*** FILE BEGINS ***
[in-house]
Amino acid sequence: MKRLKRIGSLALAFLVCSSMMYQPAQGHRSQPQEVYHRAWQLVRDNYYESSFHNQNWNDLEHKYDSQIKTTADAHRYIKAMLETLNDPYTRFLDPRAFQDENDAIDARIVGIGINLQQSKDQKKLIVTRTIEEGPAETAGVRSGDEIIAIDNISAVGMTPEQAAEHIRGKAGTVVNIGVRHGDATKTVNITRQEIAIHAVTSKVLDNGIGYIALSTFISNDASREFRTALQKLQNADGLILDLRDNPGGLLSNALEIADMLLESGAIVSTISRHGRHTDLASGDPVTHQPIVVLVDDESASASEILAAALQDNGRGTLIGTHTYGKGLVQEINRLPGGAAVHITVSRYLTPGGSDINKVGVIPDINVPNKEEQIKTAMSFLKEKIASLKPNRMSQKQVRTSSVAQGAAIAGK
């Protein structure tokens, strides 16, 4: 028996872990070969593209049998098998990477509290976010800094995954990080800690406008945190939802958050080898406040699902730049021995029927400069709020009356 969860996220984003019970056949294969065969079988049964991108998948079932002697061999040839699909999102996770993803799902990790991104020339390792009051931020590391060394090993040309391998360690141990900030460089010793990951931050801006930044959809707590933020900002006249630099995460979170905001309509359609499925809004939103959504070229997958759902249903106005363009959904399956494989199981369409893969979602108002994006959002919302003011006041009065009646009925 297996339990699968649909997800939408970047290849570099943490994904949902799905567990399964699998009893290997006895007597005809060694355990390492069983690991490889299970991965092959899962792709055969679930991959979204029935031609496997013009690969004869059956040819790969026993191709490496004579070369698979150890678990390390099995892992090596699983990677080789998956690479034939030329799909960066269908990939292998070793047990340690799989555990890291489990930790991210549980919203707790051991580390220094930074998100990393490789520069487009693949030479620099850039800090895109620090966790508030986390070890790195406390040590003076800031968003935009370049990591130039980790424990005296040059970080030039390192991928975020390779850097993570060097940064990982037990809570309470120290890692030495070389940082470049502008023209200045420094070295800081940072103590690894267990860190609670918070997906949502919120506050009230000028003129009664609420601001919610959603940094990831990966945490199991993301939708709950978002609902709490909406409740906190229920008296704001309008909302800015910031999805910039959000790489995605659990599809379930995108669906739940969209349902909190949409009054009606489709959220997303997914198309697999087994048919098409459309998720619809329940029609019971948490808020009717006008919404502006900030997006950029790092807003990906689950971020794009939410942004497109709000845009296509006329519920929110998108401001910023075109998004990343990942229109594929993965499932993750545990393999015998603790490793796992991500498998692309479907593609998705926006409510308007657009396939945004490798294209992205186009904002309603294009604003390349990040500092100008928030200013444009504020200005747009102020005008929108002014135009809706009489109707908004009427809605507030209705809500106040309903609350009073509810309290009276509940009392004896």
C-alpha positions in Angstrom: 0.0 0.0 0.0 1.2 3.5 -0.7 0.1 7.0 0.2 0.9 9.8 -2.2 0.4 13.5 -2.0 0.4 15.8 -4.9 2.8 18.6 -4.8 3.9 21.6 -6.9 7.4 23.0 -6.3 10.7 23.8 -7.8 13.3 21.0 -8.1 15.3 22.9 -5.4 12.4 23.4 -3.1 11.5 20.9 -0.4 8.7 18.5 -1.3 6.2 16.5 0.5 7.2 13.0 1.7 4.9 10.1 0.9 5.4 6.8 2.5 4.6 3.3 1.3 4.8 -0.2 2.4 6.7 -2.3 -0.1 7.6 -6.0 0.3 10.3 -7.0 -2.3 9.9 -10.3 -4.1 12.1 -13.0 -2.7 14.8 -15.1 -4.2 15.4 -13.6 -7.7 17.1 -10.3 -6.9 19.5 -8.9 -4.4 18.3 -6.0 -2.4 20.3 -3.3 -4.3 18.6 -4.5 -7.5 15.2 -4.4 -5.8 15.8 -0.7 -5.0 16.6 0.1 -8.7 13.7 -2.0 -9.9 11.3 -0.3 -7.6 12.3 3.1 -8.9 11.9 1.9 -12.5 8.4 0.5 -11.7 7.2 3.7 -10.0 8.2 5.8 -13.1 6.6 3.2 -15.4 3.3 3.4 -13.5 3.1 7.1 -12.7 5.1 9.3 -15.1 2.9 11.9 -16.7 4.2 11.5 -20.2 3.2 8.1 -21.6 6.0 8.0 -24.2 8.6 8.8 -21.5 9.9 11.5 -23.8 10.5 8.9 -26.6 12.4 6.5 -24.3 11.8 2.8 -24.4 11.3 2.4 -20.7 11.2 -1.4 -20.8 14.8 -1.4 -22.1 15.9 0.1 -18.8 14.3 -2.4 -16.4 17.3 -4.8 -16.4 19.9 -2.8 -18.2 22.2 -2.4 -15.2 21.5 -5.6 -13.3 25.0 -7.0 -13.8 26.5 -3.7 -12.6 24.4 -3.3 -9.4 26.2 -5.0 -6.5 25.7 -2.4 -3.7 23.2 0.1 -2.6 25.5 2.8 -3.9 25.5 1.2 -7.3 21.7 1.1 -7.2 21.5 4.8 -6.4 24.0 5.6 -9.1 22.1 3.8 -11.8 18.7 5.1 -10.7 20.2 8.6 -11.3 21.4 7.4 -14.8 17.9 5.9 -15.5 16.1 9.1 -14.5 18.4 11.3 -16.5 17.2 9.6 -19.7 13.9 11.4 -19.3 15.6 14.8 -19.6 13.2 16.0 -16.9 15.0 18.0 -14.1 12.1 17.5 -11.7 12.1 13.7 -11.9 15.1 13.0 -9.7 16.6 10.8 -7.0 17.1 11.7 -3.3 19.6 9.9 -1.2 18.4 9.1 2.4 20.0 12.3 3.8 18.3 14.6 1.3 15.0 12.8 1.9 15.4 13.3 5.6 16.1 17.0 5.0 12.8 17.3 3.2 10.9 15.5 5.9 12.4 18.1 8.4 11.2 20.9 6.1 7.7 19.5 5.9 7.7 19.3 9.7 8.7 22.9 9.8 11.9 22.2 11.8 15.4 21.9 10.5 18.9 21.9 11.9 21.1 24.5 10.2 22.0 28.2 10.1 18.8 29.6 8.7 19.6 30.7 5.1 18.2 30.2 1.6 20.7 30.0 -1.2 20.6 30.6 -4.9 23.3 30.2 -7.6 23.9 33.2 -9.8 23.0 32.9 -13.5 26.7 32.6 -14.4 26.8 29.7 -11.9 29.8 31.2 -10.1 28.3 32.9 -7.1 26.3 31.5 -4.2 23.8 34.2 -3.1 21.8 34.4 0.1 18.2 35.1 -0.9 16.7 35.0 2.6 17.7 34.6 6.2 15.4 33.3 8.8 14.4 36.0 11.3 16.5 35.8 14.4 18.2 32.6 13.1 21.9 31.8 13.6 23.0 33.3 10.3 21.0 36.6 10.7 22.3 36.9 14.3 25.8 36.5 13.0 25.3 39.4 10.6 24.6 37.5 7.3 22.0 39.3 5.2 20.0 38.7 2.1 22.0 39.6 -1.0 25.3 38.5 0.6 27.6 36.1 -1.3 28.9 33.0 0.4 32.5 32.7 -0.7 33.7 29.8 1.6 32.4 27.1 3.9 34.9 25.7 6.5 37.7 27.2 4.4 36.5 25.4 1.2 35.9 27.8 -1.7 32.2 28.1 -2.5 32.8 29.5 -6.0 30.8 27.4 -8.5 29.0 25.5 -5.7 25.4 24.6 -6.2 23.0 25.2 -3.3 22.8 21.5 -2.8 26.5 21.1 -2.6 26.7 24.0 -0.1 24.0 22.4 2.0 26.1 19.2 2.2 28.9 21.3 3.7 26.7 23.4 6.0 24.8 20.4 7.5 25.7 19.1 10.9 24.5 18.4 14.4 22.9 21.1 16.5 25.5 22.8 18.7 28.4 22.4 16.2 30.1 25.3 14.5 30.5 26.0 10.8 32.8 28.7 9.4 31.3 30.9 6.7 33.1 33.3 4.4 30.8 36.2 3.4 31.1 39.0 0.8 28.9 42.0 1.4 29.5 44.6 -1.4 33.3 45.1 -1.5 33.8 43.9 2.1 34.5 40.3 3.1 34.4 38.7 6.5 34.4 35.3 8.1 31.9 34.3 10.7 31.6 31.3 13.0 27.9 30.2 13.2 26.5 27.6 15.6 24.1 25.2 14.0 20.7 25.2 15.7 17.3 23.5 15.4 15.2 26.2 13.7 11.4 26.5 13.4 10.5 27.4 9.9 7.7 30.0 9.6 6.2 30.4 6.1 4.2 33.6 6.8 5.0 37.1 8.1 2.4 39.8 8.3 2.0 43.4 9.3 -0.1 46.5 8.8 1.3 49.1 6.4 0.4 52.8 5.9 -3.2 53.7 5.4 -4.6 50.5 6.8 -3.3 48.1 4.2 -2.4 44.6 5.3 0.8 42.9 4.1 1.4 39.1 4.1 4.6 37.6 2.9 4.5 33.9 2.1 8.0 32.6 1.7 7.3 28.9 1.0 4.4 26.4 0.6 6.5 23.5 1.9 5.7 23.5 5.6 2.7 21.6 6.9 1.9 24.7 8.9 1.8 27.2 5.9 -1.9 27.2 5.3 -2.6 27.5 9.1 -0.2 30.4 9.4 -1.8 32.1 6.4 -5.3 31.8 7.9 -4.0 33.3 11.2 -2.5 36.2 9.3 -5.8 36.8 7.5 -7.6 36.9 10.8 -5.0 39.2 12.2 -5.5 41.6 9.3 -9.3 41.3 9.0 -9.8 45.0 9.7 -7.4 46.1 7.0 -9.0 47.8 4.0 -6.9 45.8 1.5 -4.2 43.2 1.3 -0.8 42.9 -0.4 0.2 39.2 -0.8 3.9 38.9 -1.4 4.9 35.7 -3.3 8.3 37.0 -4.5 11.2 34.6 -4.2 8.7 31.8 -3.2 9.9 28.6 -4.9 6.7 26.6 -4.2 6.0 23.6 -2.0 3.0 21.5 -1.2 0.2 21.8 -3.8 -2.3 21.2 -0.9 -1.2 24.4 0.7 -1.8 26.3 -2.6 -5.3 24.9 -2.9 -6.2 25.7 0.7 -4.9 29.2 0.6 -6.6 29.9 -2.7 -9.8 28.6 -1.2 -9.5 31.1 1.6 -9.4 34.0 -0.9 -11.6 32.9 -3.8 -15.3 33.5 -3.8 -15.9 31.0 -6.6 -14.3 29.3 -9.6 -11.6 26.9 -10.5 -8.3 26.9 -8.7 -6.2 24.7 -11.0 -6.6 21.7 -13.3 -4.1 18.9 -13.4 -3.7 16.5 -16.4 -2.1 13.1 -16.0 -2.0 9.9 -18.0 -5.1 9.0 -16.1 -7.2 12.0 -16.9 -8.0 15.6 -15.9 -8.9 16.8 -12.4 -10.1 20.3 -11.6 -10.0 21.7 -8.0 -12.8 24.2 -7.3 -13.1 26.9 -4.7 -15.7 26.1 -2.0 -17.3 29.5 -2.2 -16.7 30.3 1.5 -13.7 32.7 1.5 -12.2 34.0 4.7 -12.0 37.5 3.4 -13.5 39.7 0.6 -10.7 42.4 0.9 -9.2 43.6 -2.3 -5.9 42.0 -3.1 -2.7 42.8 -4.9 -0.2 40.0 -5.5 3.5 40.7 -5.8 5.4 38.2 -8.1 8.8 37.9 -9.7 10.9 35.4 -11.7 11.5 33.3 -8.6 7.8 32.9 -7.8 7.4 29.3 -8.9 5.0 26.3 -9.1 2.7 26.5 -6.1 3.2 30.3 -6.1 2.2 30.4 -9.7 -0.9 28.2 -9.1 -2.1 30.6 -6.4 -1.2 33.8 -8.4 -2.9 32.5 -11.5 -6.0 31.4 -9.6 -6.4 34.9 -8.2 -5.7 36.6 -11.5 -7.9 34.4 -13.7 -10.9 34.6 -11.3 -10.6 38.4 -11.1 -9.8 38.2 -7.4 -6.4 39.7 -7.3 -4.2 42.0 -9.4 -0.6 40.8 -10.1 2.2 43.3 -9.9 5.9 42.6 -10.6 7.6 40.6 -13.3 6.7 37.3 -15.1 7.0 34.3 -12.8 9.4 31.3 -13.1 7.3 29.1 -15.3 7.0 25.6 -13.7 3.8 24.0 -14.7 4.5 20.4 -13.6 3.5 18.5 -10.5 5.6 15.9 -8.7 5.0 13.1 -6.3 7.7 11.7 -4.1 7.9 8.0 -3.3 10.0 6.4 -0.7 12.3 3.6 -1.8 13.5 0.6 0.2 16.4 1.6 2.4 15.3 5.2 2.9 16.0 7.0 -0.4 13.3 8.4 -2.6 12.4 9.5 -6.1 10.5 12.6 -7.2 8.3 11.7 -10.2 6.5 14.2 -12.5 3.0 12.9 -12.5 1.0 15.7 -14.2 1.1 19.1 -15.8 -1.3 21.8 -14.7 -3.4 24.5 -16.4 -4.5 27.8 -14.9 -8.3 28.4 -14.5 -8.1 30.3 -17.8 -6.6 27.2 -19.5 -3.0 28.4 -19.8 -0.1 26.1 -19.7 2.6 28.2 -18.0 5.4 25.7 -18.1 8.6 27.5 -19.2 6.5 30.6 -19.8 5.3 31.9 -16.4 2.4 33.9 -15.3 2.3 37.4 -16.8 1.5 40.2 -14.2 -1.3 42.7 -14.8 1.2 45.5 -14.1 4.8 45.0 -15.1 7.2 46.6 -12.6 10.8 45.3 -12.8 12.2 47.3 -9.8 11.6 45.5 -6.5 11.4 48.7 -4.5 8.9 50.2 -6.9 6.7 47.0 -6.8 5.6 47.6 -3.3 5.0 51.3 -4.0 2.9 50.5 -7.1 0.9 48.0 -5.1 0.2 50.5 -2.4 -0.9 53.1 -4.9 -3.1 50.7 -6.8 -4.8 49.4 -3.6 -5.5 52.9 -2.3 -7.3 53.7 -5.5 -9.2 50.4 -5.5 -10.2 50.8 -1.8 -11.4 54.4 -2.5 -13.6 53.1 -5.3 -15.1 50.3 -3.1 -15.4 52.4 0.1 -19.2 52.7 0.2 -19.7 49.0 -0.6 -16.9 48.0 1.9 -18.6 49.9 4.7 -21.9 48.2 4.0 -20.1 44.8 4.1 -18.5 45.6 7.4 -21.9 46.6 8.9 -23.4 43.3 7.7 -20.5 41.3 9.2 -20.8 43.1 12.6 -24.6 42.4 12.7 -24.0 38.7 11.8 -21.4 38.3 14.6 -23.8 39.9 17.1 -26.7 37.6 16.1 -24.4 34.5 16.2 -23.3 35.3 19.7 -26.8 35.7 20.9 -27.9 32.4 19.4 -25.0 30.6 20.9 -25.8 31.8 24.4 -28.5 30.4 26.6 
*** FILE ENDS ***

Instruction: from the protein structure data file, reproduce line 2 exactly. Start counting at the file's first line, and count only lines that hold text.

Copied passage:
Amino acid sequence: MKRLKRIGSLALAFLVCSSMMYQPAQGHRSQPQEVYHRAWQLVRDNYYESSFHNQNWNDLEHKYDSQIKTTADAHRYIKAMLETLNDPYTRFLDPRAFQDENDAIDARIVGIGINLQQSKDQKKLIVTRTIEEGPAETAGVRSGDEIIAIDNISAVGMTPEQAAEHIRGKAGTVVNIGVRHGDATKTVNITRQEIAIHAVTSKVLDNGIGYIALSTFISNDASREFRTALQKLQNADGLILDLRDNPGGLLSNALEIADMLLESGAIVSTISRHGRHTDLASGDPVTHQPIVVLVDDESASASEILAAALQDNGRGTLIGTHTYGKGLVQEINRLPGGAAVHITVSRYLTPGGSDINKVGVIPDINVPNKEEQIKTAMSFLKEKIASLKPNRMSQKQVRTSSVAQGAAIAGK